iStock_000007924048_LargePreventing Falls among Older Adults

A fall can be a devastating event for an older adult and the people in their lives who care for them. The good news is that most falls are preventable. There are proven methods and programs shown to reduce the likelihood of a fall. However, to give the opportunity to North Carolina’s 1.3 million1 seniors to stay safe from a fall injury, much investment is needed. This investment can’t come soon enough—the state’s older adult population is skyrocketing along with the rate of falls. To stop the staggering cost of falls in both human suffering and healthcare costs, action is needed now!

What can be done to prevent falls among older adults?

  • Allocate funds to the North Carolina Division of Public Health to support a statewide falls prevention program to implement programs that are proven to work.
  • Support policies that create safe streets and sidewalks that are free from environmental hazards and where seniors will feel safe exercising.
  • Reinstitute the CheckMeds, NC program for Medicare Prescription Drug Plan enrollees to have access to medication reviews that can prevent falls.
  • Become an advocate for fall prevention by learning about and sharing the serious health and economic impact fall injuries have for North Carolina.

What Works to Prevent Falls:

  • Engaging in community-based programs such as a Matter of Balance, Otago, Stepping On, or Tai Chi: Moving for Better Balance. These programs are proven to reduce the fear of falling and falls by 30-55%.*
  • Having a health care provider screen for falls risk factors such as problems with balance.
  • Reviewing prescription medications with a pharmacist to check for interactions that can increase the risk of falling.
  • Addressing vision and hearing problems.
  • Making home and outside environments safer.

Facts about falls in North Carolina:

  • On average, there are more than 531 visits to a North Carolina emergency department due to a fall EVERY DAY, adding up to 193,805 visits per year.2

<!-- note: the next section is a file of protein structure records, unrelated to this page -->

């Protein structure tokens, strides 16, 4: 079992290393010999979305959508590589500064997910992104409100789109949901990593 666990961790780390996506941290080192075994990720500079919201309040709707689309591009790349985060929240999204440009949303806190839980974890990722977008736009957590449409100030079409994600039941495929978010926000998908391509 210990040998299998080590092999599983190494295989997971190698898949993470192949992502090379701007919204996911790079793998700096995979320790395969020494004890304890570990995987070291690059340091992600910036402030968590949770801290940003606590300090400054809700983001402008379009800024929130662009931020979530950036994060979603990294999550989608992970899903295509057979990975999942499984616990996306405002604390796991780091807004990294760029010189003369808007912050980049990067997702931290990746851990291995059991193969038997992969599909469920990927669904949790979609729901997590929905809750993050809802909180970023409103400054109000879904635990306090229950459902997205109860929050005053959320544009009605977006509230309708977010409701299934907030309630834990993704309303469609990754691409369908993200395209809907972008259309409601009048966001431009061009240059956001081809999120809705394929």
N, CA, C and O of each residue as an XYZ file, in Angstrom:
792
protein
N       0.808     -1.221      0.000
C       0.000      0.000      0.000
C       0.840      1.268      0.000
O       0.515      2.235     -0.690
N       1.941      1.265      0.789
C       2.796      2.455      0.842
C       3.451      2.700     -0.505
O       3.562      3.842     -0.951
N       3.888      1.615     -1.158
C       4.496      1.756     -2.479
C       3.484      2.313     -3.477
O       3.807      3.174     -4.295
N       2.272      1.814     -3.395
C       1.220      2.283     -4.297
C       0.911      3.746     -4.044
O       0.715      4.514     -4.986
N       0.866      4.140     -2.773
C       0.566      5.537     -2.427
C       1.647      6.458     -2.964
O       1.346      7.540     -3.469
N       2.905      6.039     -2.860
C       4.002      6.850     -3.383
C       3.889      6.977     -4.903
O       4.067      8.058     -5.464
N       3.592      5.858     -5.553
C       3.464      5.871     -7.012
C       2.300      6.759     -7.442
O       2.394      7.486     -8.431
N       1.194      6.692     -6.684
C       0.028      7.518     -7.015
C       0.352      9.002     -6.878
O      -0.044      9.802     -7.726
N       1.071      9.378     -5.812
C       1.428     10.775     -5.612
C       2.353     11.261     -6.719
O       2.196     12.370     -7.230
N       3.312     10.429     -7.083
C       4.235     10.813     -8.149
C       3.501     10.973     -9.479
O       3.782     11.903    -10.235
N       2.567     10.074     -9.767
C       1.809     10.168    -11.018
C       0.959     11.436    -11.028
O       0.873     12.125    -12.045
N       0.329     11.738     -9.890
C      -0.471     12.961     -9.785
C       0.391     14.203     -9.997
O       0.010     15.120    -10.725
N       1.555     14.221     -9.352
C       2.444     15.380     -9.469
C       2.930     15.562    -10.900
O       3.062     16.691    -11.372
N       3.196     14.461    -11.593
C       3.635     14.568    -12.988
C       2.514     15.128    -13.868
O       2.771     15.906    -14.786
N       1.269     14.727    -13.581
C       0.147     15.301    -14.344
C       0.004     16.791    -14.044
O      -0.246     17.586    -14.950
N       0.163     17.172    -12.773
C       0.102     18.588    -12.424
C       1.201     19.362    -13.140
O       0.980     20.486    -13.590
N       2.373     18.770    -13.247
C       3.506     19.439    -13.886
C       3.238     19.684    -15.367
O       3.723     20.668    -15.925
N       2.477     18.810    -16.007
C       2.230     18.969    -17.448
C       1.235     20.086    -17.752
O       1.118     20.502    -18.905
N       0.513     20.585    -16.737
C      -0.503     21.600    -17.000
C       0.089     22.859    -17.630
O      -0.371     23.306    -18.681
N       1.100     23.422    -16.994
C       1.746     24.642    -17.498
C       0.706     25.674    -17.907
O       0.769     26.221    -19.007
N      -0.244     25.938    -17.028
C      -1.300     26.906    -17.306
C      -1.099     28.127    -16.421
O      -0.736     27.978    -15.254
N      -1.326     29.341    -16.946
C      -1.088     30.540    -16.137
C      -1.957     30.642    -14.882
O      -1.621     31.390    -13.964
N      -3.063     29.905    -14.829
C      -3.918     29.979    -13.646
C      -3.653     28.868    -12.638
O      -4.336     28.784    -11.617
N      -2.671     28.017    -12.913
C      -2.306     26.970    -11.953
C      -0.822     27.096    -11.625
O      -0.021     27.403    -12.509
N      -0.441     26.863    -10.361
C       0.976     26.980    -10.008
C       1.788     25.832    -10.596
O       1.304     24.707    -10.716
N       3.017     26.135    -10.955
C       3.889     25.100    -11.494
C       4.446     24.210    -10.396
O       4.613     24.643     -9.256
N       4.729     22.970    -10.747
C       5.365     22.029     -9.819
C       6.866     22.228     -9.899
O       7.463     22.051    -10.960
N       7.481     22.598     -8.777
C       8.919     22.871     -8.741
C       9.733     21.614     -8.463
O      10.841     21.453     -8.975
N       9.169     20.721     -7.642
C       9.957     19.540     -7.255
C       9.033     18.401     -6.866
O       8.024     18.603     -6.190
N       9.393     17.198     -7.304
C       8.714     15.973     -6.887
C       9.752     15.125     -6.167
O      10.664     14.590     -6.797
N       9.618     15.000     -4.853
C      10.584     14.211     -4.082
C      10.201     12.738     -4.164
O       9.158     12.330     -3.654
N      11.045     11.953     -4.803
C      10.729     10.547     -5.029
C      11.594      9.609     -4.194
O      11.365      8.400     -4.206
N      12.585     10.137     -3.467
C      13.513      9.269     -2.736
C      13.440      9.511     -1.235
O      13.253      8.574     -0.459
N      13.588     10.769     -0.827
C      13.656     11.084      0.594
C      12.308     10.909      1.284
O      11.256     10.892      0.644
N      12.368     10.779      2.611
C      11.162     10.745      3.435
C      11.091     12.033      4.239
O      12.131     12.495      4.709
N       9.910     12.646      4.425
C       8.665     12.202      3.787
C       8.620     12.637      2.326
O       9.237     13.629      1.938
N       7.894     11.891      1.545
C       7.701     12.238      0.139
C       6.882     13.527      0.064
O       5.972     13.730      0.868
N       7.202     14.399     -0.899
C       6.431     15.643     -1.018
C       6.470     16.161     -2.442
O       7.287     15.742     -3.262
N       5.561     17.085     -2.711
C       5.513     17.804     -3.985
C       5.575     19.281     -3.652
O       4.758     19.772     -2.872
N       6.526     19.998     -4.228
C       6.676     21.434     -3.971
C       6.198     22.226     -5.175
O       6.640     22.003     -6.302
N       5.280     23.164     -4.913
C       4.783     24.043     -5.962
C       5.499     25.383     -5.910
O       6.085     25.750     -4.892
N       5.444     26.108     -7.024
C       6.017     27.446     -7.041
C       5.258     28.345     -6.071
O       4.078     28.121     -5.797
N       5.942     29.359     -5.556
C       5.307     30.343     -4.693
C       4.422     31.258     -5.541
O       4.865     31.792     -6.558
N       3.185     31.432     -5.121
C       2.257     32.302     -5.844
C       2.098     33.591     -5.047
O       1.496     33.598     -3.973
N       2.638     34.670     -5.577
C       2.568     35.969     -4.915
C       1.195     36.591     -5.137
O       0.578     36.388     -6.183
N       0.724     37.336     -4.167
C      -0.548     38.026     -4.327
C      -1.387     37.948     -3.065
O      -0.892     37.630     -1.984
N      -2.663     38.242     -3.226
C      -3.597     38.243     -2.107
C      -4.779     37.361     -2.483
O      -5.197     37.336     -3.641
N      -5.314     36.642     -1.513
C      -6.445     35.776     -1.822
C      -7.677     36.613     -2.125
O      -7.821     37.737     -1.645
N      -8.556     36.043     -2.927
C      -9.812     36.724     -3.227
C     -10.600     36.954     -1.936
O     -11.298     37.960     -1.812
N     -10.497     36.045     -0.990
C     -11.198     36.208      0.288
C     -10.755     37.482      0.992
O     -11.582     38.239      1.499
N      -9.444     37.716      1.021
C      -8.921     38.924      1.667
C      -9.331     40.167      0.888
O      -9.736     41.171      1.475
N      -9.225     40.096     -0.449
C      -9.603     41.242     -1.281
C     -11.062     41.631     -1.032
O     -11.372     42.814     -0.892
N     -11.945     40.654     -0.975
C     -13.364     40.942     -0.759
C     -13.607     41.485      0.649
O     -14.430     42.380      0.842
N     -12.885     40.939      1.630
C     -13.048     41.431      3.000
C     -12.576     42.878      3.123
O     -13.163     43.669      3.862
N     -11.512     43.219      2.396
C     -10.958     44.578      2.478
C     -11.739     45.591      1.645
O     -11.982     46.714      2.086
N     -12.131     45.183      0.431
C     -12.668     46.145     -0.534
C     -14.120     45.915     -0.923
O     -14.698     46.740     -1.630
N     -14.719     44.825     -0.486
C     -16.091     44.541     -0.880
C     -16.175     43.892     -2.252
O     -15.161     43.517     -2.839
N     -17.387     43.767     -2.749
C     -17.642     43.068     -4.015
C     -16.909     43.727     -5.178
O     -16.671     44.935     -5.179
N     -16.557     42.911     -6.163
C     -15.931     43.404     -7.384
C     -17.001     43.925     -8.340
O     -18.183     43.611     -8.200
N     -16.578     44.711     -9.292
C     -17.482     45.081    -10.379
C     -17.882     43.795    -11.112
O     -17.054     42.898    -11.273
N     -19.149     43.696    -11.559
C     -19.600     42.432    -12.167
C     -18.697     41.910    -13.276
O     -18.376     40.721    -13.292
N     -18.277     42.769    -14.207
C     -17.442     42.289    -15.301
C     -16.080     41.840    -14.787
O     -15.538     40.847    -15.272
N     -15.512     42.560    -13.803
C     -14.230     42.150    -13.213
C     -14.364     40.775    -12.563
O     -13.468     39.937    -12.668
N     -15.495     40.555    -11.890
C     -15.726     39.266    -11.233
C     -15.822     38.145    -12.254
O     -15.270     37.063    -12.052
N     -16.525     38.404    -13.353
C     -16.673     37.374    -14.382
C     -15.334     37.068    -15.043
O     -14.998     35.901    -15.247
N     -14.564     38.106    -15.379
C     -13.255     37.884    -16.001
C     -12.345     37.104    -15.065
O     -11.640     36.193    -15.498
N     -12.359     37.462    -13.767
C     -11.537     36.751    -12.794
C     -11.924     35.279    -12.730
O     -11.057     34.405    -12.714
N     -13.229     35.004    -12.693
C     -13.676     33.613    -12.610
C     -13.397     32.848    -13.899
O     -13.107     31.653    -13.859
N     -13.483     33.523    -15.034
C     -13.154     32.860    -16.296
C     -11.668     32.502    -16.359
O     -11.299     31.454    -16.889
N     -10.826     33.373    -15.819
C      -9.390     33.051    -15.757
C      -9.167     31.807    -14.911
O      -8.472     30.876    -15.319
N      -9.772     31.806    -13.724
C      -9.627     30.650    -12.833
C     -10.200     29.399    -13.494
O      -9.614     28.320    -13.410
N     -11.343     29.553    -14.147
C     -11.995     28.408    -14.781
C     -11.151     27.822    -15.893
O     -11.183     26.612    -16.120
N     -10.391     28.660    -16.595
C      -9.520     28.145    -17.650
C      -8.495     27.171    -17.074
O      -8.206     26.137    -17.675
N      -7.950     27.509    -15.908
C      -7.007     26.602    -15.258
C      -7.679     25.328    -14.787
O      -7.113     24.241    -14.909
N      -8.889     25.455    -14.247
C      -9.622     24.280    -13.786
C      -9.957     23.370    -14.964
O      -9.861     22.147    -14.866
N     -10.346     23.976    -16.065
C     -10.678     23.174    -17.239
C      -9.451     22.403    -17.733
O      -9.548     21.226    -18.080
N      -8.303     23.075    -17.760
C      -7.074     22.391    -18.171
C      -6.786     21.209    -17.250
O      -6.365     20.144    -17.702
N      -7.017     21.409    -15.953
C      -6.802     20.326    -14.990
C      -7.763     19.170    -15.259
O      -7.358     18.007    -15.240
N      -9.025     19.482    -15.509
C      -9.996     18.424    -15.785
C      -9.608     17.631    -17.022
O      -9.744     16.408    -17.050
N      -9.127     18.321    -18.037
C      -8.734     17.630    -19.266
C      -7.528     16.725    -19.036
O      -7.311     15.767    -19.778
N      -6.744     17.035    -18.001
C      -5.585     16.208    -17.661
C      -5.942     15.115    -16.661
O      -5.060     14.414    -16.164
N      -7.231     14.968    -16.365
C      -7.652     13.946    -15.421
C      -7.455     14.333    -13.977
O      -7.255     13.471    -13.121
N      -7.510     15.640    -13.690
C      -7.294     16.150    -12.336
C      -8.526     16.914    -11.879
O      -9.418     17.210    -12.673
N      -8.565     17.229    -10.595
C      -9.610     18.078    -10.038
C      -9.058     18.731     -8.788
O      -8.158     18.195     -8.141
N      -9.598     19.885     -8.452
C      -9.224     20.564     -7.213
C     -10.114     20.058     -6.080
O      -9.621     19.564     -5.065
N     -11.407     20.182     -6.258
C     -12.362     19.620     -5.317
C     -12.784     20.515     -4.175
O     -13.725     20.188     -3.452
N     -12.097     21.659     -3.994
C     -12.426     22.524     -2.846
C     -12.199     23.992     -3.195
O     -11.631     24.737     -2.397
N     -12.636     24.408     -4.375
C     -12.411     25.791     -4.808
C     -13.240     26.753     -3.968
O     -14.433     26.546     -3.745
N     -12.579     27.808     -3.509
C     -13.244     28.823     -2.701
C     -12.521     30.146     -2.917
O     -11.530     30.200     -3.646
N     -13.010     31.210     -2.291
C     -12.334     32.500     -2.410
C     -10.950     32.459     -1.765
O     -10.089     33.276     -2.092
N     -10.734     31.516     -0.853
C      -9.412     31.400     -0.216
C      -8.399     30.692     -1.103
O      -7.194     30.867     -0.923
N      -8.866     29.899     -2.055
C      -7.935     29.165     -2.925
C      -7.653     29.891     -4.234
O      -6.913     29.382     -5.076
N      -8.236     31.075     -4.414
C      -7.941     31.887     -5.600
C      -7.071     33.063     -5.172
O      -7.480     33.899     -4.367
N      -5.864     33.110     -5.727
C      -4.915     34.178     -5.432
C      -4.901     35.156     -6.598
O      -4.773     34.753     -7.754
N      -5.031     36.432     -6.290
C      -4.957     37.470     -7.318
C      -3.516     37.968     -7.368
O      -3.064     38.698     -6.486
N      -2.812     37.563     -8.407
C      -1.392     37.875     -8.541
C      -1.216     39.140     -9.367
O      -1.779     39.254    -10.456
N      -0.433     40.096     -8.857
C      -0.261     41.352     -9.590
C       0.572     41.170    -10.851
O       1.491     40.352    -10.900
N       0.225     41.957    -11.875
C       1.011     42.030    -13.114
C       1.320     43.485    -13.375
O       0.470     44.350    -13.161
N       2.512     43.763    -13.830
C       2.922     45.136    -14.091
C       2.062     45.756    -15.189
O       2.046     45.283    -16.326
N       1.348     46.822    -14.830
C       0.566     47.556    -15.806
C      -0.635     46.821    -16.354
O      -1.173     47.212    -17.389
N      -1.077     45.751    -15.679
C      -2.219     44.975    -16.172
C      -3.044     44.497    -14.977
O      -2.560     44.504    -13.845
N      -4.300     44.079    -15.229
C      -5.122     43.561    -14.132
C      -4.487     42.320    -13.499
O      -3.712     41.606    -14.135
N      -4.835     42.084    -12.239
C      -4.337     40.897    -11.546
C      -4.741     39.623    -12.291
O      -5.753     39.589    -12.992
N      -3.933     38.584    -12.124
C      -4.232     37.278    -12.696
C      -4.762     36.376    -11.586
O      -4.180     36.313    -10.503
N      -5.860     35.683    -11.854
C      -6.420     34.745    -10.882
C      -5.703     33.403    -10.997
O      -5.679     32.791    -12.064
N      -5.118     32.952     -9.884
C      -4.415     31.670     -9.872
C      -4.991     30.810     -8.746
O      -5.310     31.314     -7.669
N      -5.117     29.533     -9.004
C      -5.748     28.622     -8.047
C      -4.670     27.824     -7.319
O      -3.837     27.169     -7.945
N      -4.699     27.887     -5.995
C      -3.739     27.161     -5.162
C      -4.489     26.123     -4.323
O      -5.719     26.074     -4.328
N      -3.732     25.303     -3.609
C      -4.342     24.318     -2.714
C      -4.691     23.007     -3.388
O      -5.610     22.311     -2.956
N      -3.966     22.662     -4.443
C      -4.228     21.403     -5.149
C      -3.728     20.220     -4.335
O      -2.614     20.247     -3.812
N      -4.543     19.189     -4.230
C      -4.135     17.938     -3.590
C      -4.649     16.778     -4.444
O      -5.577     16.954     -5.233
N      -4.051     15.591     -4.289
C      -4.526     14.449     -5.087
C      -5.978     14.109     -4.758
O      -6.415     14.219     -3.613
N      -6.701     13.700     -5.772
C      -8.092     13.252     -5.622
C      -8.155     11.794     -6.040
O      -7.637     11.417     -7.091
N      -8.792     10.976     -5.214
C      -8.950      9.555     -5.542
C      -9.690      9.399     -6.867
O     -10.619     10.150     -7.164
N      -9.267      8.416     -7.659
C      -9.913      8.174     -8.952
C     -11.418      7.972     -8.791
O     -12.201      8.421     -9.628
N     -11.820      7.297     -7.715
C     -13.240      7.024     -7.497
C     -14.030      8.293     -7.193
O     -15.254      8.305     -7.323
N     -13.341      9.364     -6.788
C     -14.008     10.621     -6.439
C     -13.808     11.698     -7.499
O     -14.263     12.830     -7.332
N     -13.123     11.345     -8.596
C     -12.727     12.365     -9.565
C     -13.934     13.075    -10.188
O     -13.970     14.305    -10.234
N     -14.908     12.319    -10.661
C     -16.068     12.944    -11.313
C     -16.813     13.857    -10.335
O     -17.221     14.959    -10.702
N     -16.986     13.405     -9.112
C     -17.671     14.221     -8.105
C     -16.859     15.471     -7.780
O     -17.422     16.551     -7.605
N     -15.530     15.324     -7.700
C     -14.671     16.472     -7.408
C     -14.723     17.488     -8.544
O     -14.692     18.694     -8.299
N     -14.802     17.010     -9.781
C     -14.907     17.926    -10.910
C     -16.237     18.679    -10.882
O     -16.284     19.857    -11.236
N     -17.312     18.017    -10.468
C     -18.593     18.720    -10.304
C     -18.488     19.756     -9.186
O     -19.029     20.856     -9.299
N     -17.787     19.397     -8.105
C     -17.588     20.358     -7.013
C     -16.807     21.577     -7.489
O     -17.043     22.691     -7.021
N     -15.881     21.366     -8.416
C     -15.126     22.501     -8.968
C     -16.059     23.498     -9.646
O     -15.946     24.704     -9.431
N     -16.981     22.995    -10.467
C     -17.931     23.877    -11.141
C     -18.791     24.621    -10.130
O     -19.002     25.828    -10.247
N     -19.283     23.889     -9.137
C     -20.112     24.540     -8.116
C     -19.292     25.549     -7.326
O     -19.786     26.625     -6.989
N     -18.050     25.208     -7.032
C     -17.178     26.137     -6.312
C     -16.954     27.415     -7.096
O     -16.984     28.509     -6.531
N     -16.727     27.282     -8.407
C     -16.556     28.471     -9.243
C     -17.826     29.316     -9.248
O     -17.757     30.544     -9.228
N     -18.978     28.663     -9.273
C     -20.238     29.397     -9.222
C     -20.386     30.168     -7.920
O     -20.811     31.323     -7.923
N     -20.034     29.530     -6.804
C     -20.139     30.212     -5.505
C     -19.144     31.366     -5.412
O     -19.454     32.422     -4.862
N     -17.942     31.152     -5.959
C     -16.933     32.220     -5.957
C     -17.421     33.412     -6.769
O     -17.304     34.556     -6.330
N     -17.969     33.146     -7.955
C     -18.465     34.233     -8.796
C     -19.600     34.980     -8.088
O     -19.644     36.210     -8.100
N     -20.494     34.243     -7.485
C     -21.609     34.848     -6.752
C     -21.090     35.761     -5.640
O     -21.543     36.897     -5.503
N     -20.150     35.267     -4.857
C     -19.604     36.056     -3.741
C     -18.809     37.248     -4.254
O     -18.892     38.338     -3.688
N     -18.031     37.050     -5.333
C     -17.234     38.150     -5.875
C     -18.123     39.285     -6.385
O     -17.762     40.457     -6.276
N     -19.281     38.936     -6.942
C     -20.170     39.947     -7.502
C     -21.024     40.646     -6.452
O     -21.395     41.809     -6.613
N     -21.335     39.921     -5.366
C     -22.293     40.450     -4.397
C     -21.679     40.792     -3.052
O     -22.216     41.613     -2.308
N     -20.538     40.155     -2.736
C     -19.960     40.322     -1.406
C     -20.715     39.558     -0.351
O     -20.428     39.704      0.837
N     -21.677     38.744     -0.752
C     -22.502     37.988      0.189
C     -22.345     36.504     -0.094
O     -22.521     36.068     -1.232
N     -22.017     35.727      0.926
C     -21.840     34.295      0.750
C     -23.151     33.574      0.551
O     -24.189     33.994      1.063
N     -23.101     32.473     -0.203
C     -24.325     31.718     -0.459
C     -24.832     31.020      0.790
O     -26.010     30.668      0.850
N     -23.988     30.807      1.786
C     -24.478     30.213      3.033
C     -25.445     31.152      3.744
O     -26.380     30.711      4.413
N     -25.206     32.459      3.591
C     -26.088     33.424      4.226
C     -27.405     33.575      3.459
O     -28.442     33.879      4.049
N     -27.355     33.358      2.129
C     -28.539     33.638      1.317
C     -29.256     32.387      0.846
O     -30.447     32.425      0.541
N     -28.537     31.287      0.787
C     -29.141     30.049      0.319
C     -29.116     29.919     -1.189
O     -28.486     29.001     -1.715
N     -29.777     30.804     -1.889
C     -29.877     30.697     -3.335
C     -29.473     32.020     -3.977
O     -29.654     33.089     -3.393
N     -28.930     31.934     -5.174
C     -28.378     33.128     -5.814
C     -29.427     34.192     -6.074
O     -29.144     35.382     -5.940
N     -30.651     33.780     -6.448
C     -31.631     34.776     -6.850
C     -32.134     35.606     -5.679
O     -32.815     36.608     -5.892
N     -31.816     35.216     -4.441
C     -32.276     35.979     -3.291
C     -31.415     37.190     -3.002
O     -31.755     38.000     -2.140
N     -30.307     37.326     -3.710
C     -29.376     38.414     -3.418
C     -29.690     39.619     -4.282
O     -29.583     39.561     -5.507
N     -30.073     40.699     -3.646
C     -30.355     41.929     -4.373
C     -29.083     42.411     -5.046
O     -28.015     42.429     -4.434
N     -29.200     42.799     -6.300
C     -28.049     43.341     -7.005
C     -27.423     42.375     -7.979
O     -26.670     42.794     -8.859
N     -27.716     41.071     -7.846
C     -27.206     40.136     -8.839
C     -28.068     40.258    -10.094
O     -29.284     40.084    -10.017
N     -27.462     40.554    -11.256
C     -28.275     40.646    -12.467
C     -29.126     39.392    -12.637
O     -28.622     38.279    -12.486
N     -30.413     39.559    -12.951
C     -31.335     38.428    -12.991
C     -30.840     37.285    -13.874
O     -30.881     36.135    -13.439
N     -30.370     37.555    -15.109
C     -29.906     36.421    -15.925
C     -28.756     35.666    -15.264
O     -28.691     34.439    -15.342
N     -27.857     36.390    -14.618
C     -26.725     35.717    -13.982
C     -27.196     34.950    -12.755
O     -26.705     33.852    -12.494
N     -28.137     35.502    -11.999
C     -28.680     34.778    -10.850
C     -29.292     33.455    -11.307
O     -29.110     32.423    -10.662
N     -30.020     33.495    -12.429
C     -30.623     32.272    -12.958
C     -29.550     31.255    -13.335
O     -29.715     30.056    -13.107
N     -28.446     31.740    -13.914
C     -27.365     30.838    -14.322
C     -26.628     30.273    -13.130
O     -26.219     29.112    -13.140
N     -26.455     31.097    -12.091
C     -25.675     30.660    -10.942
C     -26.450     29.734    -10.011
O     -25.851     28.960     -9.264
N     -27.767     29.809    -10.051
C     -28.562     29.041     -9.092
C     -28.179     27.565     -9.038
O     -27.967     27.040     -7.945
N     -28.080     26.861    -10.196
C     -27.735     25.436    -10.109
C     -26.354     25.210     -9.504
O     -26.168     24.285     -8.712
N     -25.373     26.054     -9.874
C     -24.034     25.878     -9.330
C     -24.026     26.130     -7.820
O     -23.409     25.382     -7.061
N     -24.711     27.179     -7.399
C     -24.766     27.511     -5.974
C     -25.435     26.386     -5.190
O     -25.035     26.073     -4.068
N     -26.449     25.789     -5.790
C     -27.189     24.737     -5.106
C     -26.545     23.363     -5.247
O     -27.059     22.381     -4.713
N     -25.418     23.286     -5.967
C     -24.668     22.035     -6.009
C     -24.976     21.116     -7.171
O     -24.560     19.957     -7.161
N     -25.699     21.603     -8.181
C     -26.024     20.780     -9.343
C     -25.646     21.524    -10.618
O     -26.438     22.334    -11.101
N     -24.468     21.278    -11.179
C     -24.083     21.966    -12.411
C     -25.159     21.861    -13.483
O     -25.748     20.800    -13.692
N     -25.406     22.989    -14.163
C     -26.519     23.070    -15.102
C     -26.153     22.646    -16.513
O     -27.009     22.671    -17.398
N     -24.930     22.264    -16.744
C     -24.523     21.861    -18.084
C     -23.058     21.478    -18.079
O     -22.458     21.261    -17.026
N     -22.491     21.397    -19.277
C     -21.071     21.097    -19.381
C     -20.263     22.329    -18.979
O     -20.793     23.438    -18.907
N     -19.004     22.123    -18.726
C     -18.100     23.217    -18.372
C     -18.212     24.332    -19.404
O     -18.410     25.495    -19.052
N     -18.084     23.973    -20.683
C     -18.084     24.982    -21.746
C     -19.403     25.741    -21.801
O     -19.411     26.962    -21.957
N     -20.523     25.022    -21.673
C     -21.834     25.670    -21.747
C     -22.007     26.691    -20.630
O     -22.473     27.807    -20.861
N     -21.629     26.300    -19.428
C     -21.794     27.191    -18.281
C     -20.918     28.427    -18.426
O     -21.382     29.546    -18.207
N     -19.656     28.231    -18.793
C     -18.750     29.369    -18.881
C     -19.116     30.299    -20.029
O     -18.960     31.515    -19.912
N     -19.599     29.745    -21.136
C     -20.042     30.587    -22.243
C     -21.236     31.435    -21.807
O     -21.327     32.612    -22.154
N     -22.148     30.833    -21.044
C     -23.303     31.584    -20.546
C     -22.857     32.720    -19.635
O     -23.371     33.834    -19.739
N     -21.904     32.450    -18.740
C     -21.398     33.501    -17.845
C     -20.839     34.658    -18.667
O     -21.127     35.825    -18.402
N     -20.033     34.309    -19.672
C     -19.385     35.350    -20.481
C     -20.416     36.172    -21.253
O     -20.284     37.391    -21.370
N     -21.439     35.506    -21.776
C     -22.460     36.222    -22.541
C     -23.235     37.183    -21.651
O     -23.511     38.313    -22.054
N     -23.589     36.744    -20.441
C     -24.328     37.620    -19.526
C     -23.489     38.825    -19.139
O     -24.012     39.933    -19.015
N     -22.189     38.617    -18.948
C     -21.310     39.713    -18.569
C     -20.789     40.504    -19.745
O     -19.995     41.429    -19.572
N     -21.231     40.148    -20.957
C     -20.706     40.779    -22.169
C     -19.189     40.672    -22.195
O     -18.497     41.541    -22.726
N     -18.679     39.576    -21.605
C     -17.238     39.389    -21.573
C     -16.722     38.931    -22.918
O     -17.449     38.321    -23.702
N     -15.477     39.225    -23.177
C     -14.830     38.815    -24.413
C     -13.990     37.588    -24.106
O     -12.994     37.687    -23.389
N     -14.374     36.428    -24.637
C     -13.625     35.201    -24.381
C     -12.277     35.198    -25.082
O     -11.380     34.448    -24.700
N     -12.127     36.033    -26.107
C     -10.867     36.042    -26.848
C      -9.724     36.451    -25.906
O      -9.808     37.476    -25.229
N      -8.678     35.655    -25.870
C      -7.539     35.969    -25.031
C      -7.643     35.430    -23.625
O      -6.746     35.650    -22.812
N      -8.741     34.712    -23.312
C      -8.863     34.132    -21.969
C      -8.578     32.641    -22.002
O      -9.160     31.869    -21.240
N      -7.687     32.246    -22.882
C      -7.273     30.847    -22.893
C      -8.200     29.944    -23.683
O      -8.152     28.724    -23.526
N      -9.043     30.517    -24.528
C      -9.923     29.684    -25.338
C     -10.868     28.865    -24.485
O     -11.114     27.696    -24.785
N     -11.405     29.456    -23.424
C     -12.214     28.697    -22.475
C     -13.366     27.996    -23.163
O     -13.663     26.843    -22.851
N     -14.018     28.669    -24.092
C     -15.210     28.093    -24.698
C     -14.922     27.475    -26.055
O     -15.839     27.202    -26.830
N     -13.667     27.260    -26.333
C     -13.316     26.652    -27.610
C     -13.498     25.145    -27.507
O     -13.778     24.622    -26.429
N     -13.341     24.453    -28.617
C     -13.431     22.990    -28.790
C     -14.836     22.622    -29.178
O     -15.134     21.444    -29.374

• Falls are a huge burden to county EMS offices: in one year in Orange County, it is estimated that 1,100 dispatches were for a fall, costing approximately $440 each time.3
  • The rate of deaths from falls in North Carolina is steadily increasing and has gone up an alarming 70% since 1999. Using a rate takes into account changes in population, so this reflects an actual increase in falls, not just the larger population.4
  • The older adult population in North Carolina is growing quickly: by 2025, 89 of North Carolina’s 100 counties will have more people over the age of 60 than under the age of 17.6

Current Falls Prevention Efforts in North Carolina:

Since 2008, the North Carolina Falls Prevention Coalition, a group of over 70 agencies, has worked to spread awareness about falls prevention. The Coalition consists of community agencies, health professionals, aging specialists, and nationally-recognized researchers who have the knowledge about what works to prevent falls. With the right resources, the Coalition’s partners can take falls prevention statewide and reduce unnecessary pain, suffering, and health care costs for the state’s older adults.

For More Information Please Contact:
Ellen C. Schneider, MBA

Research Scientist
U NC Center for Health Promotion and Disease Prevention
Carolina Geriatric Education Center, UNC School of Medicine
University of North Carolina at Chapel Hill
1 700 MLK Jr. Blvd., CB 7426
Chapel Hill, NC 27599-7426


  1. 2012 US Census. Retrieved from
  2. NC Division of Public Health, Injury and Violence Prevention Branch. (August 2011). Unintentional falls in North Carolina. Retrieved from
  3. Orange County, North Carolina EMS Data presented by Tiffany Shubert, PhD at the North Carolina Falls Prevention Coalition Meeting August June 19, 2013.
  4. NC Division of Public Health, Injury and Violence Prevention Branch. (2012, October 31). Fall Injury Data. Retrieved from
  5. Stevens JA, Sogolow ED. Preventing Falls: What Works. A CDC Compendium of Effective Community-Based Interventions from Around the World. Atlanta, GA: Centers for Disease Control and Prevention, National Center for Injury Prevention and Control, 2015 Retrieved from
  6. North Carolina Department of Health and Human Services, Division of Aging and Adult Services. Retrieved from

* Matter of Balance: participants experienced significant increases in falls efficacy, falls management, and falls control at six weeks, six months, and 12 months; Otago: fall rate was reduced by 35 percent among program participants; Stepping On shown effective in reducing falls among older adults by about 30 percent; Tai Chi: Moving for Better Balance participants had fewer falls and fewer fall injuries, and their risk of falling was reduced by 55 percent.3

The National Council on Aging Matter of Balance Overview accessed at